The Eighth Day

There is a Creation.  And there is also a New Creation. God created the universe in 6 days and on the 7th, He rested.  His other stupendous work was when the Second Person of the Trinity became incarnate and took the evils and sufferings of His creation into Himself, dying to atone for them, and rising again.  His resurrection took place on the day after the Sabbath, an 8th day.

The early Church made much of this symbolism.  Sunday was considered not the first day of the week but the 8th day.  Baptismal fonts were octagonal.  Now that Christ has risen from the dead, we live in the age of the New Creation, the 8th day.  After the jump, an excerpt from an essay by Dale Coulter on the Christian vs. the secular view of progress, drawing on the 8th day. [Read more…]

You were there

You know that old spiritual that asks, “Were you there when they crucified my Lord?. . .when they nailed Him to the tree?. . .when they laid Him in the tomb?. . . .when God raised Him from the tomb?”  Well, the answer to that question is YES.

According to the Bible, if you were baptized, you died with Him, you were buried with Him, and you rose from the dead with Him. [Read more…]

He descended into Hell

Great reflections on Hell and what it means that Jesus “descended into Hell,” from Dale M. Coulter:

In the Torgau sermon on Christ’s descent, Luther remarks that the paintings depicting this event “show well how powerful and useful this article is, why it took place, why it is to be preached and believed that Christ destroyed hell’s power and took all his power away from the devil. When I have that, then I have the true core and meaning of this article of faith.” Theological precision about the exact conditions under which it occurred, the mode of Christ’s presence, the composition of hell’s gates, etc., distract from the essential point, and to demythologize this part of the church’s teaching is a failure to see the crucial importance of Holy Saturday. [Read more…]

“God suffered, God died”

Some of the deepest waters of Lutheran theology and where it makes some of its greatest contributions are in the realm of Christology.  For Lent I have been reading The Two Natures in Christ by Martin Chemnitz, that master of Biblical, Medieval, and Patristic (not only Latin but also Greek) sources and the principal author of the Formula of Concord.

Studying all of this has given me some new understanding and appreciation for the magnitude of what happened on that first Good Friday.   Article VIII of the Formula of Concord turns an assertion that was highly controversial at the time into a matter of confessional subscription:  That we are to understand the Incarnation and the Atonement in such a way that we can affirm that “God suffered” and “God died.” [Read more…]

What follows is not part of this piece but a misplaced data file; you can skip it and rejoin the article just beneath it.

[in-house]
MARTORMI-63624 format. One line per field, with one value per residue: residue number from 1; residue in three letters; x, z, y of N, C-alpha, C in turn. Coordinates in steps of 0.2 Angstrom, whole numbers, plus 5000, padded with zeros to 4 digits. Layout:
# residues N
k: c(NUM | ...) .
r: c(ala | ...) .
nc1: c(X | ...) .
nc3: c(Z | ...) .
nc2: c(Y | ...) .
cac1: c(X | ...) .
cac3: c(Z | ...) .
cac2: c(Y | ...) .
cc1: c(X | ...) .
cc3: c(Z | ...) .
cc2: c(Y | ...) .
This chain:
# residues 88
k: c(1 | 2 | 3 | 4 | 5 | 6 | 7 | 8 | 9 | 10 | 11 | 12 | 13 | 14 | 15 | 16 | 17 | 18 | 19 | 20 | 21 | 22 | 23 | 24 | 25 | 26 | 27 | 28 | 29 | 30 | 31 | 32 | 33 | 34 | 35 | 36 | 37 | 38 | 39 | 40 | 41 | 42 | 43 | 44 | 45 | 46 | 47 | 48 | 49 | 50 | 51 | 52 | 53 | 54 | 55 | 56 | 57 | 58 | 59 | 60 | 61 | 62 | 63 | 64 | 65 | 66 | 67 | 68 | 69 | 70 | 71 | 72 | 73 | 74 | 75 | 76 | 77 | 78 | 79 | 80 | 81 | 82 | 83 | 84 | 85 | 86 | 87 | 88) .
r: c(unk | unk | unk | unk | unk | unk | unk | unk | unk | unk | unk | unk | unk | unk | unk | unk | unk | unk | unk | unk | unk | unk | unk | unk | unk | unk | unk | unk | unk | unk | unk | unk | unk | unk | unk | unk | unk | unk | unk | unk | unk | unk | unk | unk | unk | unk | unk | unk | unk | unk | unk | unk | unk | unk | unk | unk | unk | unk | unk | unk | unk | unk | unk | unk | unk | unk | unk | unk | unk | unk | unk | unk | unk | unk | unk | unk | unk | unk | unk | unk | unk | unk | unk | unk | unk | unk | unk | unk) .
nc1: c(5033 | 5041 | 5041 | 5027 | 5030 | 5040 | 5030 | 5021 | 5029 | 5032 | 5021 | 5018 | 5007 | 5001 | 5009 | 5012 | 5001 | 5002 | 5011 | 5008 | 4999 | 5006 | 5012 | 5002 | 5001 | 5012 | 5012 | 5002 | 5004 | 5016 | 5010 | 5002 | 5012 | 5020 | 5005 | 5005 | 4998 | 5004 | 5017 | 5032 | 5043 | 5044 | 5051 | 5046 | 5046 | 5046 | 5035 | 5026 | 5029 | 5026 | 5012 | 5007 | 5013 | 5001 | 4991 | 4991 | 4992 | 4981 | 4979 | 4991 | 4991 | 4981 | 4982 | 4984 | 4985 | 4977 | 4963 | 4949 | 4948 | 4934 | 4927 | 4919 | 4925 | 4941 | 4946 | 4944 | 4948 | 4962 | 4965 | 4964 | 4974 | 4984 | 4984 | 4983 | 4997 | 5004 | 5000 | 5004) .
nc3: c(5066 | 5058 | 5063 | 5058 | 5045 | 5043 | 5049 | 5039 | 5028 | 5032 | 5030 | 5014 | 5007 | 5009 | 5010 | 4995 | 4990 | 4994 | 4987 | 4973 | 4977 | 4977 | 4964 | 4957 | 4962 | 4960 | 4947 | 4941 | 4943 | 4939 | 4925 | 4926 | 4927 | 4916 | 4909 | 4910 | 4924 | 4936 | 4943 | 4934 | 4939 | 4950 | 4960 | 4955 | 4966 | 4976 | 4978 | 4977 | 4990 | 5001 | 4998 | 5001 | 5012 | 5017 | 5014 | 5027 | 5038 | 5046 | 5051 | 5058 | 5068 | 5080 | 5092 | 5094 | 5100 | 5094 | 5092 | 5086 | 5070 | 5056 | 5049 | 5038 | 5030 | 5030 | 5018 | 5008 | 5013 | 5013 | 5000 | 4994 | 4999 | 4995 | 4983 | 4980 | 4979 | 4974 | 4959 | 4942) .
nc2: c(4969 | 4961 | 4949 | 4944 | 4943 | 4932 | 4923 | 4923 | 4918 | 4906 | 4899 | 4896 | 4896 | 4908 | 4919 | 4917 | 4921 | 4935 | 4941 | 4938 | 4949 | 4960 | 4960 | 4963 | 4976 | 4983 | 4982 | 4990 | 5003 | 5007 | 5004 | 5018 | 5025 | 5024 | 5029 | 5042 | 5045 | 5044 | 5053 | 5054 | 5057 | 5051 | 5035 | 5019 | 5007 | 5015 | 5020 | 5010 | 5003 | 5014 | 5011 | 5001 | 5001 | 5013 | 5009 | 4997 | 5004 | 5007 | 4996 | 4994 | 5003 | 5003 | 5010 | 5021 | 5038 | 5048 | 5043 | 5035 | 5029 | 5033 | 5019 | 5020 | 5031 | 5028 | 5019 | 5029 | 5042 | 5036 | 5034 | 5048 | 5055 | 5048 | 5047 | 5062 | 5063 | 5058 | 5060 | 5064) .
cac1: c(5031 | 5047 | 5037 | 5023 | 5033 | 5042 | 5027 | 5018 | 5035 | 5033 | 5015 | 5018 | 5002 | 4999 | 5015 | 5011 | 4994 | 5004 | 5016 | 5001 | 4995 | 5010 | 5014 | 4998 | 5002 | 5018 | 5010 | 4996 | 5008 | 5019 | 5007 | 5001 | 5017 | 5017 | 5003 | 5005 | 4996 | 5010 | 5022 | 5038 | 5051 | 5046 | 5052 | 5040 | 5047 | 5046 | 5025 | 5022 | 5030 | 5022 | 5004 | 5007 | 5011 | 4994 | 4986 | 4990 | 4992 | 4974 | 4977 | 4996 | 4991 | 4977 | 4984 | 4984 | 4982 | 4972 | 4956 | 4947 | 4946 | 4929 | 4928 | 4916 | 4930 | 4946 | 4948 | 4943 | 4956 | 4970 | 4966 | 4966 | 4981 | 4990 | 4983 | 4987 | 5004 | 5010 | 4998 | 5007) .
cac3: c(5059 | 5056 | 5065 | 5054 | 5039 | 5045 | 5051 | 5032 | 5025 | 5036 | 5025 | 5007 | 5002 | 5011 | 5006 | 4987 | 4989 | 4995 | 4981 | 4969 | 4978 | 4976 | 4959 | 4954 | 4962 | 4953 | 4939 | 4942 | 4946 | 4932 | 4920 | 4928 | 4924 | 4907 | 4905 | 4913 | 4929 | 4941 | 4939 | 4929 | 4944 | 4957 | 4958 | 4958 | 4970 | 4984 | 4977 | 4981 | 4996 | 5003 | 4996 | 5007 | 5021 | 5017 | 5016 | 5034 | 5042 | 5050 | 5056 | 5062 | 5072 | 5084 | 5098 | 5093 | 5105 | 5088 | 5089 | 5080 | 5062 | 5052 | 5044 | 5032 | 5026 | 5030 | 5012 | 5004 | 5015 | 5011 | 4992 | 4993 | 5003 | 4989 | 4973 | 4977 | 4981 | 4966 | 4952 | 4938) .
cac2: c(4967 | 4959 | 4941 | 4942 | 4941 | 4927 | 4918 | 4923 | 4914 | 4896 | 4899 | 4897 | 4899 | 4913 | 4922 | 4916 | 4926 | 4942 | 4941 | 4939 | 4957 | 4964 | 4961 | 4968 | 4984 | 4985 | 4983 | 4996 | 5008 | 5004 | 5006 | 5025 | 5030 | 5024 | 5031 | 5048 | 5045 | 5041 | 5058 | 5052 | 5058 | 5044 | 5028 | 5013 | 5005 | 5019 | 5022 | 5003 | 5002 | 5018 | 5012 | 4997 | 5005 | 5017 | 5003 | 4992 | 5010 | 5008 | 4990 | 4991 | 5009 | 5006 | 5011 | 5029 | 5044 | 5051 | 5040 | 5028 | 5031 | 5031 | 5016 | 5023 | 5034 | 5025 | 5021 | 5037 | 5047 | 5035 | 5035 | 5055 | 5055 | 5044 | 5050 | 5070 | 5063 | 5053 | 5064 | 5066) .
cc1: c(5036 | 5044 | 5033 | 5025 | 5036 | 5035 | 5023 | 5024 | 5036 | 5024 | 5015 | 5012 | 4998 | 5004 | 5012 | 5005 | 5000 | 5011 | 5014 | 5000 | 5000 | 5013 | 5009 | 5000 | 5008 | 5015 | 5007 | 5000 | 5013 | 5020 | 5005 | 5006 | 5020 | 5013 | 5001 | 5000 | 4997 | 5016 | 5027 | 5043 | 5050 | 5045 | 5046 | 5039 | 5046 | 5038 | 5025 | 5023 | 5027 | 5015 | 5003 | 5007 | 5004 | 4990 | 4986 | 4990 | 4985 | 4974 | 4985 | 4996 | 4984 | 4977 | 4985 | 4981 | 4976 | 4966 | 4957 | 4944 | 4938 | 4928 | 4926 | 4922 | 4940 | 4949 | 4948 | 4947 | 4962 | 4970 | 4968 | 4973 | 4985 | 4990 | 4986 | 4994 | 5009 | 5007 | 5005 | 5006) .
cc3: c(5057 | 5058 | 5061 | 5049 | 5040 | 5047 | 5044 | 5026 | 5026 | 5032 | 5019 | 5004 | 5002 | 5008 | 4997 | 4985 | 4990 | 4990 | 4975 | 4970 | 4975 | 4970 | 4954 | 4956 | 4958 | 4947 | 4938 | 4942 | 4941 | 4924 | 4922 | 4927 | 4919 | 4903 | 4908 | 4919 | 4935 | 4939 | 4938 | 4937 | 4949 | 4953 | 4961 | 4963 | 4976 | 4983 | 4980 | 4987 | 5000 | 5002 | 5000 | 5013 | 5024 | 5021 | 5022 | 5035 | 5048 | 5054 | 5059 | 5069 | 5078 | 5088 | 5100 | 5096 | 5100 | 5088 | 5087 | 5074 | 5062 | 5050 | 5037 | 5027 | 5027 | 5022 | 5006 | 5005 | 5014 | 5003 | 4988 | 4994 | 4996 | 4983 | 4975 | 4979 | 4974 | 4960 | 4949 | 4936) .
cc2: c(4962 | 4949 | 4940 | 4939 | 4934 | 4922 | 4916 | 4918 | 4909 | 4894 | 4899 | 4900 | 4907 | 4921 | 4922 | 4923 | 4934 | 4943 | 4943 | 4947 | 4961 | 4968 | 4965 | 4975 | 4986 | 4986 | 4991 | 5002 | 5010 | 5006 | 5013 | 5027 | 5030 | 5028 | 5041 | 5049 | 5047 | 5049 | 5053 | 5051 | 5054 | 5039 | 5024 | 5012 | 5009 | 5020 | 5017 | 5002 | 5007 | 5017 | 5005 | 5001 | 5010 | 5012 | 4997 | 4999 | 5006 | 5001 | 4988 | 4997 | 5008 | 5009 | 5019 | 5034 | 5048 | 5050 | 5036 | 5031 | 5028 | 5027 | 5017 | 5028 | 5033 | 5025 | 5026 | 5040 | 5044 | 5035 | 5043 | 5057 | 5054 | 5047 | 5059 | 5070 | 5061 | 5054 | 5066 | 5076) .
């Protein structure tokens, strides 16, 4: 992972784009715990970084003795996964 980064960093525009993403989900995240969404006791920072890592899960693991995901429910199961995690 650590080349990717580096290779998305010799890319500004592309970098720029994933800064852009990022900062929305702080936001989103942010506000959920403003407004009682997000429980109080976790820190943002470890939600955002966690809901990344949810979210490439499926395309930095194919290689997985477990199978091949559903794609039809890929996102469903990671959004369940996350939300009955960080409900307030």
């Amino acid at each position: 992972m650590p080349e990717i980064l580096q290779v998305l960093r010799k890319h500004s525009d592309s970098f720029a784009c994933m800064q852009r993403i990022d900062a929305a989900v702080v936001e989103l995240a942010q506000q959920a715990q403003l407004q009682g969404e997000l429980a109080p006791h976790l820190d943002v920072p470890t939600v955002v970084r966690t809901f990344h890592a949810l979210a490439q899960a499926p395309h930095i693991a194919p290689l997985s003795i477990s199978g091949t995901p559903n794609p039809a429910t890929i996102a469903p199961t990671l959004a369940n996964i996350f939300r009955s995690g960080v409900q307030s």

George Herbert on Christ on the Cross

For a Good Friday meditation, read The Sacrifice by George Herbert after the jump.  It presents the Crucifixion from the point of view of Christ Himself.  A repeated pattern in the stanzas is a contrast between how we treat Him and how He treats us.  It’s on the long side, but you’ll be glad you read it. [Read more…]

On the night when he was betrayed

We commemorate quite a lot of things on Maundy Thursday.  Jesus washed His disciple’s feet, giving them–and us–the “mandate”  (maundate; hence, “Maundy”) to love one another.  Then He gave them His body and His blood in bread and wine, thereby making clear the meaning of what was about to happen (“this is my body given for you”; “this is my blood poured out for many for the forgiveness of sins”), ensuring that His followers would continue on as a Church (“do this in remembrance of me”), establishing His continual presence with them (“this is my body. . .my blood), and instituting the means by which His followers are incorporated with Him and receive the promise of the Gospel (“given for you”).  Later, Jesus prays for His Church, for His disciples and for those in the future who will believe because of their testimony–that is to say, us.   Then Judas betrays Him, He is arrested, arraigned before Herod, and Peter denies Him.  And the rest unfolds.

The events of Maundy Thursday are all for the benefit of His followers–washing their feet, exhorting them to love each other, giving them His body and blood in an ongoing sacrament, praying for them–whereupon one of those followers betrays Him, another denies Him, and the rest run away. [Read more…]